Navigating Parkinson’s in the almost 4 years since Shirli was diagnosed continues to be a challenge for her. Here, she talks honestly about the impact the condition has made and shares her ultimate aim - acceptance.
When Shirli was diagnosed with Parkinson’s, she knew very little about the condition. “My initial reaction was, ‘Oh ok, I’ve got Parkinson’s. I’ll take the medication and it’ll be fine,’” she admits.
“At that point, I didn’t know what it meant for me or for my future. But when I got home, I googled the condition and that’s the first time I realised there was more to it than I thought.”
Just 4 months later, the global pandemic hit. “I feel like lockdown lulled me into a false sense of security. I thought I was fine and had come to terms with it - but that was because I was mainly at home.
“Now it feels like I’m doing everything again for the first time, but this time with Parkinson’s. I feel I haven’t found a single thing I could do easily before that I can now.
“I’m trying to adjust and find my new normal,” says Shirli. “Right now, I’m not managing well, but I am managing.”
I am determined to keep my job and work for as long as I possibly can.
Shirli works as a sales administrator and told her manager very quickly after her diagnosis. She felt well, but wanted to be open in case things changed over time as they now have.
“My employer has made reasonable adjustments. For example, I have a dictation machine which I use if my tremors are bad and I can’t type. I also no longer drive so get taxis to work.
“I cut down from full time hours to 20 hours a week. Then I went back up to 30 hours and then back down to 25 hours. Truthfully now, I can’t see myself increasing my hours again.”
For someone who has always had a very high work ethic, the impact of Parkinson’s on Shirli’s working life has been difficult.
“Working part-time doesn’t always feel like I am giving value to the company, but that’s my own perception and I need to change this,” concedes Shirli. “When I told my managers I had Parkinson’s, they said, ‘Well you’ve looked after us for 10 years, now it’s our turn to look after you.’
“I am not backward in coming forward and getting what I need if I feel that something can be done to assist me in my working role. I am determined to keep my job and work for as long as I possibly can.”
...now that I am working fewer hours, I am trying hard to go swimming twice a week. Reducing my hours at work has definitely helped me go more regularly.
Learning to love
Alongside her medication, Shirli knows physical activity can help manage Parkinson’s symptoms. It’s a message that is easier said than done.
“If you’re a person who’s always hated exercise, it’s difficult to know where to start and to find the right motivation,” admits Shirli.
“When I was working full-time, I was shattered and I found it difficult to find the time. But now that I am working fewer hours, I am trying hard to go swimming twice a week. Reducing my hours at work has definitely helped me go more regularly.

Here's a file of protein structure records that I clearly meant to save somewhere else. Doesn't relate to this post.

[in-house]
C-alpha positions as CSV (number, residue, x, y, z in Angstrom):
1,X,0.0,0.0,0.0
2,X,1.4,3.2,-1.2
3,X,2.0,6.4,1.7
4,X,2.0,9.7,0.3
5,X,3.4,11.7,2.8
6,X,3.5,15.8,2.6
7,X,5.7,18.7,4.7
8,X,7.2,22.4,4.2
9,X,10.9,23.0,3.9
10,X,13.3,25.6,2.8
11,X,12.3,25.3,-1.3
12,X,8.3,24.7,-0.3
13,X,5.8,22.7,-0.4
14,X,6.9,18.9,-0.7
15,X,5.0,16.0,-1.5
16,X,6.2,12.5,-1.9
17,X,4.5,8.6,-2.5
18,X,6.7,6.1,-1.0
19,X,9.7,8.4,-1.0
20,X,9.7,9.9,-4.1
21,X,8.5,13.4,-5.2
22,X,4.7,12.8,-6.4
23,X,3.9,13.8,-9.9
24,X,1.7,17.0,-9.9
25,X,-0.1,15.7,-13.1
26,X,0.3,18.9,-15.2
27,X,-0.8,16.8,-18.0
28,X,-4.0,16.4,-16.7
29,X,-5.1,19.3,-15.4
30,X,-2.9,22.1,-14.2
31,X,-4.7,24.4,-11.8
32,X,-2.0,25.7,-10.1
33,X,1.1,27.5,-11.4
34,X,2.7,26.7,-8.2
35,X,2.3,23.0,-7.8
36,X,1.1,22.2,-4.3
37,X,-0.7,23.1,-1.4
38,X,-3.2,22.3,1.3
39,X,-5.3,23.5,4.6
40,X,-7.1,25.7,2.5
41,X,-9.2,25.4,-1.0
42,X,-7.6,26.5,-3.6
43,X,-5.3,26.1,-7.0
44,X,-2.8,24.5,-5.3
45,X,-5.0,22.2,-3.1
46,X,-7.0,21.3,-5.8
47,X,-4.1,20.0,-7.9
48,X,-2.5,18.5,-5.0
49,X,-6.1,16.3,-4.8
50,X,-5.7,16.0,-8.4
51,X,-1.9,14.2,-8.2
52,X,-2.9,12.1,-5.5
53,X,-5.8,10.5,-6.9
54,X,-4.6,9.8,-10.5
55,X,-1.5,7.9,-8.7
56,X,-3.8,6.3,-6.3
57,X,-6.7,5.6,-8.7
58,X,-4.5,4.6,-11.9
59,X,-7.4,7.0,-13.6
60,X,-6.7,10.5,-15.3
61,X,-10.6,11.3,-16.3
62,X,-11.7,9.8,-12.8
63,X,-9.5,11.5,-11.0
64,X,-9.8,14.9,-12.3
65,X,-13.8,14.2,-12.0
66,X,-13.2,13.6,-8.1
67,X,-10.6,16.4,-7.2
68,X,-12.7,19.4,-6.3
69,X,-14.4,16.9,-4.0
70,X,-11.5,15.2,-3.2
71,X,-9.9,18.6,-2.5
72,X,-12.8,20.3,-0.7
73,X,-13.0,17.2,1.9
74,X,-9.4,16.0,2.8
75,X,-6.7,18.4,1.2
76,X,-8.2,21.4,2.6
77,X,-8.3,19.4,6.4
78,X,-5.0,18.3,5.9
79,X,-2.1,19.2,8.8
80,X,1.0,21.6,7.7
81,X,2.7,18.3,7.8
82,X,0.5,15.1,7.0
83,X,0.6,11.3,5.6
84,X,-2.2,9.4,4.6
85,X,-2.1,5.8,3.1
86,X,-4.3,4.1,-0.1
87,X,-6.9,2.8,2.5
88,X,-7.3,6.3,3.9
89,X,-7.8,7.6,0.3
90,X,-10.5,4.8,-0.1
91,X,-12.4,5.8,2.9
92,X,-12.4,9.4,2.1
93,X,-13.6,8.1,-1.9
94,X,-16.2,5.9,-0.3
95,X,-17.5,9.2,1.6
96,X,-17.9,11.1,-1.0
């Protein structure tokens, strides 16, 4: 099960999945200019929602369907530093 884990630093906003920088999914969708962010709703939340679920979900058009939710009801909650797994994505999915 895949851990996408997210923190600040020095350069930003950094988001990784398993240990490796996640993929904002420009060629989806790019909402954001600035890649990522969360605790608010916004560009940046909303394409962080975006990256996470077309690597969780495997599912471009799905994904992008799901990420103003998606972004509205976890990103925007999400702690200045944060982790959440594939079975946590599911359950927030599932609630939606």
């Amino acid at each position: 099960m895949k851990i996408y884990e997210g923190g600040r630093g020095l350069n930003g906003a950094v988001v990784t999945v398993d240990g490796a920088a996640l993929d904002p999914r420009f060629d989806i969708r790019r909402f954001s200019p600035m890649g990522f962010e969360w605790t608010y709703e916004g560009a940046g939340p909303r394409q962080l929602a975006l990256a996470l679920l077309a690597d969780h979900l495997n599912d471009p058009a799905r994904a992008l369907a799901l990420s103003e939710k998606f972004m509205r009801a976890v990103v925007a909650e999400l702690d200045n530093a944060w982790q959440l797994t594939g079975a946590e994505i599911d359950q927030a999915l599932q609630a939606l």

“I finish work, switch off my computer and ask my husband to drive me to the pool. If I don’t go right away, I’ll make excuse after excuse and won’t end up going.
“I still wouldn’t say I love it. But it’s nice to feel how I move in the water, and I do feel less stiff afterwards.”
I just wish it just wouldn’t keep changing. It’s like, ‘Oh, there’s a new symptom to deal with.’ Parkinson’s can be overwhelming on many levels - there’s been a lot to get my head around.
As well as tremors and stiffness along with slowness of gait, Shirli can sometimes struggle finding the right word when she is talking to someone which she finds frustrating. She is also trying to manage bladder and bowel problems.
“I don’t need to go, until I do,” explains Shirli. “And then I move like a racing snail to get to the toilet.
“At home, I feel safe. I know if anything happens, I have everything I need. But if I’m in the office, I need to plan for the day. I take TENA Lady pads with me and try to empty my bowels before I leave the house. I don’t eat a lot beforehand or on the day itself, I don’t drink much.
“There are lots of things I won’t do because of these symptoms. I don’t like to do anything unless it’s planned. So if we’ve been out and then my husband suggests we nip somewhere else, I will say no and want to go home.
“I just wish it just wouldn’t keep changing. It’s like, ‘Oh, there’s a new symptom to deal with.’ Parkinson’s can be overwhelming on many levels - there’s been a lot to get my head around.”
At the moment, I think ‘I can’t do that,’ or ‘how’s that going to work?’ I need to start seeing the bigger picture.
"...like a different person..."
Shirli remains very aware of the before and after, 4 years on from her diagnosis.
“I feel like a different person - I’m not as strong or as confident as I was. There’s lots I can’t do anymore. It makes me cross and it makes me sad,” Shirli says candidly.
“At the moment, I think ‘I can’t do that,’ or ‘how’s that going to work?’ I need to start seeing the bigger picture.
“I’ve soldiered on for a while with these feelings, but have recently confided in my physiotherapist exactly how I’m feeling. She’s signposted me to counselling services.
“I’m very stoic and stubborn…insert your own words!” Shirli laughs. “But I wish I’d been more honest than I’ve been so far and get the help I need quicker.”
And what does Shirli want in the future? “I really hope I can achieve acceptance. Once I’ve accepted Parkinson’s, I can start making plans again, For now though, it’s baby steps.”